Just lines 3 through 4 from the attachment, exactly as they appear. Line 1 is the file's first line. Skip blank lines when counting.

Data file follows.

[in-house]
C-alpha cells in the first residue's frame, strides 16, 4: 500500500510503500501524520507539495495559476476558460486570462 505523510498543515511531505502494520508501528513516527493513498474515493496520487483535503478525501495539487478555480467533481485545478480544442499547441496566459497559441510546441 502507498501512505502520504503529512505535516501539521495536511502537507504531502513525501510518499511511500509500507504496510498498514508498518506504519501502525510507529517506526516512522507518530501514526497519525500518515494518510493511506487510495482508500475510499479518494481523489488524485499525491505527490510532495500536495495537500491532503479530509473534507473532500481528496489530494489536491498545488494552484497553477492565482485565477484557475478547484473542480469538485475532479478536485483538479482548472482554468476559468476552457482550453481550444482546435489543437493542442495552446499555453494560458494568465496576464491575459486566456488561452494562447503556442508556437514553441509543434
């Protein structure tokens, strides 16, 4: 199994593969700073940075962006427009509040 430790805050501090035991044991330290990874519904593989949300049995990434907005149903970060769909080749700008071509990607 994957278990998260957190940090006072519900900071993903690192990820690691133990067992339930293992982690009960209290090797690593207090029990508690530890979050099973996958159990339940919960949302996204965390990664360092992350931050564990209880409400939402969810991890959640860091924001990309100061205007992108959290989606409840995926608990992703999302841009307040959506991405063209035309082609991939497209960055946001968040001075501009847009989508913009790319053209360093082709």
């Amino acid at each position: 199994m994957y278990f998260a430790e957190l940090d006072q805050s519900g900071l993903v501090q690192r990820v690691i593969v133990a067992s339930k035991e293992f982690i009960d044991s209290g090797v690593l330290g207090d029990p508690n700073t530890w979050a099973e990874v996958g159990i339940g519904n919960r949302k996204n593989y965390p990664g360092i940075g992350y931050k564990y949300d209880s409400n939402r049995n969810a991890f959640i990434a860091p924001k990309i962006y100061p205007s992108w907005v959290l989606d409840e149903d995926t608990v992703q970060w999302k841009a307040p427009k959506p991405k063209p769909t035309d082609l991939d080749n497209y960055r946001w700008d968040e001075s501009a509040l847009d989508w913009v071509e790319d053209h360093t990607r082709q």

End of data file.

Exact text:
């Protein structure tokens, strides 16, 4: 199994593969700073940075962006427009509040 430790805050501090035991044991330290990874519904593989949300049995990434907005149903970060769909080749700008071509990607 994957278990998260957190940090006072519900900071993903690192990820690691133990067992339930293992982690009960209290090797690593207090029990508690530890979050099973996958159990339940919960949302996204965390990664360092992350931050564990209880409400939402969810991890959640860091924001990309100061205007992108959290989606409840995926608990992703999302841009307040959506991405063209035309082609991939497209960055946001968040001075501009847009989508913009790319053209360093082709």
């Amino acid at each position: 199994m994957y278990f998260a430790e957190l940090d006072q805050s519900g900071l993903v501090q690192r990820v690691i593969v133990a067992s339930k035991e293992f982690i009960d044991s209290g090797v690593l330290g207090d029990p508690n700073t530890w979050a099973e990874v996958g159990i339940g519904n919960r949302k996204n593989y965390p990664g360092i940075g992350y931050k564990y949300d209880s409400n939402r049995n969810a991890f959640i990434a860091p924001k990309i962006y100061p205007s992108w907005v959290l989606d409840e149903d995926t608990v992703q970060w999302k841009a307040p427009k959506p991405k063209p769909t035309d082609l991939d080749n497209y960055r946001w700008d968040e001075s501009a509040l847009d989508w913009v071509e790319d053209h360093t990607r082709q």